…ready to take on the world, make you laugh and make you sweat. Barns Courtney has an almost religious devotion to enjoying life and having a good time, and he thinks you should enjoy yourself too. Barns Courtney would rather turn up at awards ceremonies on a giraffe than in a stretch limo. Barns Courtney says he’s amazing at bullshitting, but can’t stop himself telling the truth. Barns Courtney has a folder on his phone containing photos of his lyrics tattooed on fans. Barns Courtney describes his new album as a psychotropic 90s rabbit hole. Barns Courtney would like to tell you about the book he’s reading. Barns Courtney is the sort of rockstar they don’t make any more, and the sort of popstar the world needs right now. Barns Courtney knows he looks better with shorter hair, but he’d be lost without something to shake around on stage. Barns Courtney has had enough of vacuous archetypes.
The title of Barns’ new album will no doubt be familiar to anyone who’s ever searched for something online and found themselves face to face with nothing. But 404 is an album that explores feelings of loss and bereftness inspired by life’s habit of throwing up its own error pages, with Barns exploring absence, frustration, and the never-ending search for something that seemed like it would always be there until one day, suddenly, it wasn’t: his childhood.
“It’s very much about searching for memories and states of being that don’t exist any more,” Barns says. “It’s painful knowing that something has gone, whether it’s a good time, a good feeling, a pleasant section of existence, or something physical. I’m always wondering: if you were to go back and find places you knew as a child, what would they look like?” Reflecting his thoughts about being a child growing up in the digital age, one image he has is of all his old games consoles, covered in vines and dust. “Still there, but also not there.”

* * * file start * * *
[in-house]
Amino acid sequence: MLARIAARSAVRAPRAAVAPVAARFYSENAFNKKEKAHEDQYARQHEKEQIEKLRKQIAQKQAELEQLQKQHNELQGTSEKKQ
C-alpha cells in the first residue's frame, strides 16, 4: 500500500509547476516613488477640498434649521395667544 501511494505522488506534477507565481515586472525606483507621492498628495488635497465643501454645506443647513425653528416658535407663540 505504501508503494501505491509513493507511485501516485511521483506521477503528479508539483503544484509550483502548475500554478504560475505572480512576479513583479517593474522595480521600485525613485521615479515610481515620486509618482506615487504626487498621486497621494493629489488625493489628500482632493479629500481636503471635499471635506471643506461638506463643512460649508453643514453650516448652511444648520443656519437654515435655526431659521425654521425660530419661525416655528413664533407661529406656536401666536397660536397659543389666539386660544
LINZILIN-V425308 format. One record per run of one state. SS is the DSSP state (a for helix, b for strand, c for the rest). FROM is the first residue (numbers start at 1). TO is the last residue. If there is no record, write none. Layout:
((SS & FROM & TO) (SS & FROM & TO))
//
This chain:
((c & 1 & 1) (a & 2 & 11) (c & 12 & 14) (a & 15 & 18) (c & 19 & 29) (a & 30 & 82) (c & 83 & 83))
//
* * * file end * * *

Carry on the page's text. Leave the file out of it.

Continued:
There was a time not so long ago — well, a lifetime ago to Barns Courtney, but not so long ago to the rest of us — when a 16-year-old kid who’d spent his teens ricocheting between Seattle and Ipswich thought he was about to be the biggest star in the world. He and some mates got a deal with the biggest of all the big labels, then spent three years working with one of the planet’s hottest producers. What could go wrong? Well, plenty. Barns reckons the band got dropped because the producer wouldn’t send finished mixes to the label. They would have been dropped anyway. Wrong time, wrong place, wrong band. Wrong wrong wrong.
The funny thing, and it’s not really that funny, but it’s not not funny, is that when that band went tits up Barns got a job in PC World. Nothing wrong with PC World, it’s a fine establishment. But this branch was just up the road from the label who’d dropped him. Also bang opposite the hotel where his old manager lived. So Barns would stand outside eating his meal deal lunch wondering exactly how and why it had all come to this, and every day he’d see the people from his former label, or his old manager pulling up in a Rolls Royce. “That building was a monolith to my past failings,” he says now. The whole thing was either self-flagellatory or an example of pop Stockholm syndrome, or both. Maybe neither. Either way, pretty bleak. “My entire life since I was 14 had been an upward trajectory,” is how Barns remembers it. “Then suddenly at the age of 22 I’m dropped, I’m totally, woefully unprepared for the real world. No qualifications. I didn’t bother learning to drive, because I thought I’d be driven everywhere. Thank God I didn’t have any success — I would have been a complete cunt.”